Backing the Silverback

Categories: Journal no. 59, Gorilla Journal, Success Stories, Events, Zoos

Sniffer dog squadron, Virunga National Park, April 2017 with visitors from the Wilhelma (© Wilhelma)

Fundraising for in situ conservation at the Zoological and Botanical Garden Wilhelma in Stuttgart

These days, most zoos make an enormous and steadily increasing contribution to the conservation of endangered species in their natural habitats. Not only do they sensitize many millions of visitors every year to nature conservation issues, they are also focusing more and more on mobilizing these people as allies in species conservation. This becomes abundantly clear if you look at how fundraising for conservation has developed over the last 10 years at Wilhelma, the Zoological and Botanical Garden in Stuttgart.

In 2009, new ways of fundraising were developed for the first time - quite different from merely putting up donation boxes: a collection station for discarded mobile phones was placed in the former ape house. It was anything but certain that the zoo visitors would actually bring their old mobile phones with them in order to donate them to mountain gorilla conservation. But, having said that, the initiative known as the "mobile phone project" collected over 1000 devices in the first year alone, and, over the next 10 years, raised over 50,000 euros for the protection of gorillas in Africa - all thanks to the zoo visitors.

Since then, Wilhelma has continuously expanded its creative fundraising, for example by selling artworks with wildlife motifs or organising "Great Ape Lotteries". By 2017, 80,000 euros were being collected every year, all of which was donated to in situ projects. Since 2018, the growing importance of species conservation at Wilhelma has been reflected in a specific budget line of 150,000 euros. The first use of this money was for the purchase of valuable rainforest areas in Belize in order to connect existing protected areas to each other through a biological corridor. This provided long-term security for 400 km2 of forest, equating to the territories of at least 20 jaguars.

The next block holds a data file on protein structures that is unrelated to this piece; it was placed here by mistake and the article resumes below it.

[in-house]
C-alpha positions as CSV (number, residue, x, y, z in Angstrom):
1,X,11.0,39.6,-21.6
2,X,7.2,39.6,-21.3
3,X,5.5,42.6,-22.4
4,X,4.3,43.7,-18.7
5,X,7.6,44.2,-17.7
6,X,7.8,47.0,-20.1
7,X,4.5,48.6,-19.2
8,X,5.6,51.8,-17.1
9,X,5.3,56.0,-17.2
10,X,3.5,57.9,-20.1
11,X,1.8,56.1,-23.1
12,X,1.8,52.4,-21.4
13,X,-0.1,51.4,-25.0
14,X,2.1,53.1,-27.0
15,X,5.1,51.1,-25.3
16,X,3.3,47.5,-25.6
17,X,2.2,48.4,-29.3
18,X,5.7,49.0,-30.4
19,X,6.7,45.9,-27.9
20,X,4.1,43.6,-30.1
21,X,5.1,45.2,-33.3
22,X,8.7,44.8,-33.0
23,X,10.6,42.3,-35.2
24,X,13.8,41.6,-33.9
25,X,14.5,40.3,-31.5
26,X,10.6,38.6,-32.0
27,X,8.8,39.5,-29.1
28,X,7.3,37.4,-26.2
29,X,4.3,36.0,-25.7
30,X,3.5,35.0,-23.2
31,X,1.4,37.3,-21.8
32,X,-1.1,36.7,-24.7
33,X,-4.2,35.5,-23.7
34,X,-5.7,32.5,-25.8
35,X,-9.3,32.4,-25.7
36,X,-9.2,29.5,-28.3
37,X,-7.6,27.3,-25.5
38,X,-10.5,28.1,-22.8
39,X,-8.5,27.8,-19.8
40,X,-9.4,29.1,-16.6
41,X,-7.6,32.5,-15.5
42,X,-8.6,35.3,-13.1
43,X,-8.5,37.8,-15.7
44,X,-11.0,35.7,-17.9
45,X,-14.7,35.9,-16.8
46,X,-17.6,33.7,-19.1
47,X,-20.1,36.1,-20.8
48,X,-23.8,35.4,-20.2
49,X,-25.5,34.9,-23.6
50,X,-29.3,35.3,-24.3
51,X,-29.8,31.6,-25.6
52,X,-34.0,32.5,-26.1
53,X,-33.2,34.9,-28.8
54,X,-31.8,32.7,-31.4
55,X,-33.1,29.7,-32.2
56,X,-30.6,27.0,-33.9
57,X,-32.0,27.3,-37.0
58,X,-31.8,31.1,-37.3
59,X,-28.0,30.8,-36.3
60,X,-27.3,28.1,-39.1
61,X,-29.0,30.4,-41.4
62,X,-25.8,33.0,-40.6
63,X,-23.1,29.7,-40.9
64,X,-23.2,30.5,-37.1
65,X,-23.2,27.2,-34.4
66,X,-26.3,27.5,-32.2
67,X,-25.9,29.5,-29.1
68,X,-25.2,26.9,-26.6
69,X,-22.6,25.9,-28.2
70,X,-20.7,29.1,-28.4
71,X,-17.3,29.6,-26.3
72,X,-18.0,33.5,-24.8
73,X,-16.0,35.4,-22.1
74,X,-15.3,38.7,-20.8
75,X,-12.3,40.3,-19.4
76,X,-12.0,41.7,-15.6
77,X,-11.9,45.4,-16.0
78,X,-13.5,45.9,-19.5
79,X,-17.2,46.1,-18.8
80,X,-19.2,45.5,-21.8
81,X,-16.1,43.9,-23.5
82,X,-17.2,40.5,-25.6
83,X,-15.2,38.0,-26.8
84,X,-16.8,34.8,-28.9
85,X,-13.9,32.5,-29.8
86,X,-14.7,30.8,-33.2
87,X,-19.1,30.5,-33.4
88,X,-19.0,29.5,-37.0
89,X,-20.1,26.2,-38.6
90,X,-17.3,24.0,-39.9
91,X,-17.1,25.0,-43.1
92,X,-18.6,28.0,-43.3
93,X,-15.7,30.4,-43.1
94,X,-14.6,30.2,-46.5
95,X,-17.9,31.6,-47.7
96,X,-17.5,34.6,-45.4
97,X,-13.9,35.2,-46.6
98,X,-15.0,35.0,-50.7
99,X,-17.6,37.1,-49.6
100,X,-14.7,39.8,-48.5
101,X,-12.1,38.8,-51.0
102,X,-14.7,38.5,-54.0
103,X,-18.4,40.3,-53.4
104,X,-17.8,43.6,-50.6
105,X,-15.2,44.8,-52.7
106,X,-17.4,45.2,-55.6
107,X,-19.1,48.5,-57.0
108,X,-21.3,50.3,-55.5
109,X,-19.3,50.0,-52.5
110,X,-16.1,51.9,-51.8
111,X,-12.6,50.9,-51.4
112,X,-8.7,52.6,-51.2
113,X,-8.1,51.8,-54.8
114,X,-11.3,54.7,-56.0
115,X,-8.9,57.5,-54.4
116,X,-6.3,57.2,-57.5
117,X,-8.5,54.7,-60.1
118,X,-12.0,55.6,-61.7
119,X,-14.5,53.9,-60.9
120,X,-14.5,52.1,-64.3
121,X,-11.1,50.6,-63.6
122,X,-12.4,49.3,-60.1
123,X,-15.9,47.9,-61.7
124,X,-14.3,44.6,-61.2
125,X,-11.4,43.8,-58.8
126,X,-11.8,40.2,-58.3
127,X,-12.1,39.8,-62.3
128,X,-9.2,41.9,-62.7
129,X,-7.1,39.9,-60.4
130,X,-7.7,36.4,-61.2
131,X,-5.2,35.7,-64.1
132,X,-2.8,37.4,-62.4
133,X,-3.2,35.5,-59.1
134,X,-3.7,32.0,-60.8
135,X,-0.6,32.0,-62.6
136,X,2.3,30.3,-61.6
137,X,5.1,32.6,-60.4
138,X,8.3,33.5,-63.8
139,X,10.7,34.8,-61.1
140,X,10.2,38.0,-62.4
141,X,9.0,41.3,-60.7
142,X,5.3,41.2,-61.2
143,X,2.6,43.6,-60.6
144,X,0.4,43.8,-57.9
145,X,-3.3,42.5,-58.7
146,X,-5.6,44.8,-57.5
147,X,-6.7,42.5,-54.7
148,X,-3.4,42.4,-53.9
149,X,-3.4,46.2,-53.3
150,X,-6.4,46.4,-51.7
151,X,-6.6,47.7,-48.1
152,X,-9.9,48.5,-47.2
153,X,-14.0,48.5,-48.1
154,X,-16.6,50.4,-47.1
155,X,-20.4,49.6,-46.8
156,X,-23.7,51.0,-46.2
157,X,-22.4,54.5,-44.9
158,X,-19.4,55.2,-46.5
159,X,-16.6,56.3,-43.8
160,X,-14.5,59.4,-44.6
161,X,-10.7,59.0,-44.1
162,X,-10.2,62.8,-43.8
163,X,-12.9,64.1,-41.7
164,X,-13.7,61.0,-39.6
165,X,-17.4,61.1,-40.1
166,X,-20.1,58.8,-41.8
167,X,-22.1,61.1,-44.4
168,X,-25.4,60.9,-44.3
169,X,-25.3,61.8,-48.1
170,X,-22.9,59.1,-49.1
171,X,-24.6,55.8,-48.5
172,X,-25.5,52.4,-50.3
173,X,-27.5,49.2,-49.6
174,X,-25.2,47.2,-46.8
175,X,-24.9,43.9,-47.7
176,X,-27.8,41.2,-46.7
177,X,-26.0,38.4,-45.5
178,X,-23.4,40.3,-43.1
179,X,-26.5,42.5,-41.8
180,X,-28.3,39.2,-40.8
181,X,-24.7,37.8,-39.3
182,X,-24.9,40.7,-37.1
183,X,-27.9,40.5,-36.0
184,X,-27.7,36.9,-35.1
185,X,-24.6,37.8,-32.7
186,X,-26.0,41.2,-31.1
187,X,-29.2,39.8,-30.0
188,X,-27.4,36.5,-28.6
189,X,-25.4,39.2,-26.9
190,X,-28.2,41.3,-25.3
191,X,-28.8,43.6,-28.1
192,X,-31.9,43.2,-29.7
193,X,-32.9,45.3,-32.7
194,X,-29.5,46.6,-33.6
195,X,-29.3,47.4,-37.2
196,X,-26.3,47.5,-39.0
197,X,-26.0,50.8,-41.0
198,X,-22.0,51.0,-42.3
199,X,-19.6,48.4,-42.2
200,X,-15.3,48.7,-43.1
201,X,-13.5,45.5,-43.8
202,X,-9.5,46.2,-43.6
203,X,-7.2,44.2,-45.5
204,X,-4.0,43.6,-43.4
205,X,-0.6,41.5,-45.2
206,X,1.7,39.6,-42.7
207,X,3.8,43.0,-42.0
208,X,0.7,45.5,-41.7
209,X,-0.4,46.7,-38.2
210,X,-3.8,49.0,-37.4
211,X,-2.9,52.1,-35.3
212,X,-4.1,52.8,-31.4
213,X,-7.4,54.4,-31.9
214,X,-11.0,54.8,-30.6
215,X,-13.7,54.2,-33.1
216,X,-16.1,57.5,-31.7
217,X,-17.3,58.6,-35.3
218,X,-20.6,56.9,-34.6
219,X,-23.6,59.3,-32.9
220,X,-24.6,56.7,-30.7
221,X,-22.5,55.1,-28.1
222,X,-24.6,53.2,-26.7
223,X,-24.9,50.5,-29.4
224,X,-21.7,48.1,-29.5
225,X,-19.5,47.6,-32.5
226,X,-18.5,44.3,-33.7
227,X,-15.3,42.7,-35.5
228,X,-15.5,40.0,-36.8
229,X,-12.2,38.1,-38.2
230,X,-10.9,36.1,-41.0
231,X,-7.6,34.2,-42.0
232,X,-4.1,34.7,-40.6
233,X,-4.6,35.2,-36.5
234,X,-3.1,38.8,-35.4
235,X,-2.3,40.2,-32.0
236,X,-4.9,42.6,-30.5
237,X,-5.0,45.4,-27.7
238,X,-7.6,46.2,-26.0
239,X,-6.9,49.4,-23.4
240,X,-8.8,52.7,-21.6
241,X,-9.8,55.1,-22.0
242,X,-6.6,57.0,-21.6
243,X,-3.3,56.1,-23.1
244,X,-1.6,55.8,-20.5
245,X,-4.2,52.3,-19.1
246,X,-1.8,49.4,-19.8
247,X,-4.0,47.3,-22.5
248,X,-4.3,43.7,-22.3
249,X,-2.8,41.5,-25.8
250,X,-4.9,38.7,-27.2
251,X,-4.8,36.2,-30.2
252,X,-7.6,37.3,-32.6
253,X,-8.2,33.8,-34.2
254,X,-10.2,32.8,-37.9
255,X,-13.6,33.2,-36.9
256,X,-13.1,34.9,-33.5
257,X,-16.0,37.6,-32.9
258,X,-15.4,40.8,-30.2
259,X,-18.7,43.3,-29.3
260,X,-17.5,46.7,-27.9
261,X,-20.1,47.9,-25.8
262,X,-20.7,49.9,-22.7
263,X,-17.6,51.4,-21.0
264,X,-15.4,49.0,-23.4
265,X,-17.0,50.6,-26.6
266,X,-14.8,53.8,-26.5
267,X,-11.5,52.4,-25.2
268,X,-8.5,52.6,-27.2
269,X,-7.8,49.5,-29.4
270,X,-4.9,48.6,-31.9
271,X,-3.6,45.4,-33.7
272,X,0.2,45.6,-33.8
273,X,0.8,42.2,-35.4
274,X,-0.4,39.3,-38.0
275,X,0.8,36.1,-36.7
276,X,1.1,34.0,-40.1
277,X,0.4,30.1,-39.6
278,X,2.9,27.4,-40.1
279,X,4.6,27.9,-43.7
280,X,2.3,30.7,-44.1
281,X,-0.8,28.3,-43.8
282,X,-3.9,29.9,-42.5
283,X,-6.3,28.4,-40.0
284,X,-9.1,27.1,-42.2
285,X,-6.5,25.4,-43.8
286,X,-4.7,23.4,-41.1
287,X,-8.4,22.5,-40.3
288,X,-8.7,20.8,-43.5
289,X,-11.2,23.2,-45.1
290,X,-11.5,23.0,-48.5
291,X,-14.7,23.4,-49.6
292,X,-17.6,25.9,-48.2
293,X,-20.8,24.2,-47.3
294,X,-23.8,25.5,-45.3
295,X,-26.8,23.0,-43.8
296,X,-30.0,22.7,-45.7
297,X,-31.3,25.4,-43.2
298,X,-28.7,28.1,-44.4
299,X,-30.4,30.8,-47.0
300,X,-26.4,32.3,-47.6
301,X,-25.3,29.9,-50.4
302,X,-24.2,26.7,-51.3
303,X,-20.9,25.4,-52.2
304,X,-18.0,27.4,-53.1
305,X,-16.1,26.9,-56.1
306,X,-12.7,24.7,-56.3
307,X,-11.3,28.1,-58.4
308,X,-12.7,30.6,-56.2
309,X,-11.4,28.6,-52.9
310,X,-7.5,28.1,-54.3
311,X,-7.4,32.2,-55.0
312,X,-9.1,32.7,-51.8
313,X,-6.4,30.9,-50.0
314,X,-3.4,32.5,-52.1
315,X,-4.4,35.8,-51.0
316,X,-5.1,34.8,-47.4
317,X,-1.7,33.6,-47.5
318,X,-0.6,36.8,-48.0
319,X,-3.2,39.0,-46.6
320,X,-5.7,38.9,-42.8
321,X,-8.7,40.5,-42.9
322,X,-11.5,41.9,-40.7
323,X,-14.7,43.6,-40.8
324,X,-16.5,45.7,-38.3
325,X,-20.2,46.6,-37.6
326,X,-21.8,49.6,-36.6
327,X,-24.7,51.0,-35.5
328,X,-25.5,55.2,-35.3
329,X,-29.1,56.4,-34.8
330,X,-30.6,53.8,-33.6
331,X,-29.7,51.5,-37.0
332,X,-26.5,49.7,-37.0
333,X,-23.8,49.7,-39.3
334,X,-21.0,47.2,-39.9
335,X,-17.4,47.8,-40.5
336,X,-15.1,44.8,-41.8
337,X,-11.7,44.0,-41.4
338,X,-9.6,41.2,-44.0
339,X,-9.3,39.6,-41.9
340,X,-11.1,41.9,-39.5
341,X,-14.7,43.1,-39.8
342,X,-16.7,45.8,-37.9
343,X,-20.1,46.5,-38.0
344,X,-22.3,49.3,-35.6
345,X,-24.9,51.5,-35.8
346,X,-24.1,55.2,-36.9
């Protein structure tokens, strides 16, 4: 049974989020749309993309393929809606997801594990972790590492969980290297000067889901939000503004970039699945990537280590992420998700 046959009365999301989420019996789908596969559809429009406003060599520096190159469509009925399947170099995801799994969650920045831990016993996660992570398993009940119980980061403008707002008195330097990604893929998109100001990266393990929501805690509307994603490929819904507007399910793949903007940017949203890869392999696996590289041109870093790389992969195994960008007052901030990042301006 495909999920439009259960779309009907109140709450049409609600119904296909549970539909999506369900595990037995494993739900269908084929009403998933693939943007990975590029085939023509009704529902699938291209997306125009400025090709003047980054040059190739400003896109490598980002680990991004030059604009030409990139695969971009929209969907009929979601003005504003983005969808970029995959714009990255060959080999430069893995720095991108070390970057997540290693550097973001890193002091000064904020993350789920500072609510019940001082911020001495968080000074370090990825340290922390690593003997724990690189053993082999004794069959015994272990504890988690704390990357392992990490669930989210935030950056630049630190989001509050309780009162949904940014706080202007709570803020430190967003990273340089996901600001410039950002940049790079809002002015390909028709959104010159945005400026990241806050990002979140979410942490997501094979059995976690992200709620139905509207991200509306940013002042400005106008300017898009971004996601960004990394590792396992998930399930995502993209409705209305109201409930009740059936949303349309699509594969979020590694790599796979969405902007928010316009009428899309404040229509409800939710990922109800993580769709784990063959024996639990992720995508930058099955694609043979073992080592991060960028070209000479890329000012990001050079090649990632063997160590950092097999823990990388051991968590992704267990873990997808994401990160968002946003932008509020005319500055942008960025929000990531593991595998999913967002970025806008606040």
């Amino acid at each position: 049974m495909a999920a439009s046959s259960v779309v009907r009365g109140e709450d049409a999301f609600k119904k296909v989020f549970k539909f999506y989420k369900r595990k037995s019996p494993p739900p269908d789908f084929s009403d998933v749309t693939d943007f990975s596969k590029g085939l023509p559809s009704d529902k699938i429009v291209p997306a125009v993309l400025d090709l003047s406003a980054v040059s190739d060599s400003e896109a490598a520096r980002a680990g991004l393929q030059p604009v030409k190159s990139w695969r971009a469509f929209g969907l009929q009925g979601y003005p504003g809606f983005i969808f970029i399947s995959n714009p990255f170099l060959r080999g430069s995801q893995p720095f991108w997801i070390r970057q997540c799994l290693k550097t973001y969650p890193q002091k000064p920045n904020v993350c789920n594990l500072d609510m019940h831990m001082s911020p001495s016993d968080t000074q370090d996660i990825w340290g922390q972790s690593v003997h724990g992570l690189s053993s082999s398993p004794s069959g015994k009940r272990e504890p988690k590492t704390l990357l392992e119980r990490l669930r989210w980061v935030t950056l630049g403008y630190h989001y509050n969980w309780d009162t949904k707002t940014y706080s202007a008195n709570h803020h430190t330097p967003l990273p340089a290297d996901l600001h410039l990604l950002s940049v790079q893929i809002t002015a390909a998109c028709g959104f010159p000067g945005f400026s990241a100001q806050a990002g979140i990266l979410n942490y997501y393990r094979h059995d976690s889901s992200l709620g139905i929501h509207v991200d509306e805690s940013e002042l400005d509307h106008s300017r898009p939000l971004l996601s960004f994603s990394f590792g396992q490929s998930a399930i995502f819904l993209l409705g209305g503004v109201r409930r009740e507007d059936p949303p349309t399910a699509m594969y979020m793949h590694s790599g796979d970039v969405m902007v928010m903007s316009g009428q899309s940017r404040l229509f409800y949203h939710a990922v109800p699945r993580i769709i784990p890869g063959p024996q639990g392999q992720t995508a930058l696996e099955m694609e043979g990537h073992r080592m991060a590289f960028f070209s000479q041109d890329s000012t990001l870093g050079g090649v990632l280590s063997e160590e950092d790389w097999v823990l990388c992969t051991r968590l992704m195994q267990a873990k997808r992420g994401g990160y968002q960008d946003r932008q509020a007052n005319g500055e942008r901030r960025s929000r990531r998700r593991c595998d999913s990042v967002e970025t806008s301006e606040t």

The most far-reaching step in establishing the zoo as a powerful ally for in situ projects was taken in the spring of 2019. Since then, Wilhelma has been inviting its visitors to participate in the fight to conserve biological diversity. The "Conservation Euro" is in principle included in the adult ticket price, but every Wilhelma visitor can decide at the entrance gate whether he or she wishes to make this contribution. 100 % of the proceeds are invested in further species protection projects - there are no administration fees whatsoever. The experience of the first 6 months shows that the public appreciates the importance of the issue: over 85 % of adult visitors pay the extra euro.

By mid-2019, the financial commitment to the protection of species world-wide, which began with a few thousand euros in 2009, has increased to over half a million euros. Currently, more than 20 projects are supported with these funds. The species that benefit range from the Vinaceous-breasted amazon parrot in Brazil to the Sumatran rhino in Indonesia and the Tequila splitfin in Mexico, which, while extinct in its natural habitat, is bred in zoos and for whose release back into the wild entire river sections are being re-naturalized.

Wilhelma is known for its successful keeping of apes, and if you look at what the zoo is doing to assist the survival of orang-utans, bonobos and gorillas, it becomes even clearer what an important impact a dedicated zoo can have on the work of local conservationists.

In Borneo, Wilhelma has been involved in the reforestation of the Lamandau River Reserve in Kalimantan, Indonesia since 2009. This is an area where wild orang-utans roam and where confiscated animals are reintroduced into the wild. In 2019, the Conservation Euro made it possible to invest an additional 30,000 euros in the area to reforest another 9 ha in order to connect existing forest patches with each other. In areas that were reforested 10 years ago with the help of Wilhelma, the trees have now grown so tall that they offer a habitat to the orang-utans once again: two orang-utan mothers with recently-born offspring have just been spotted there.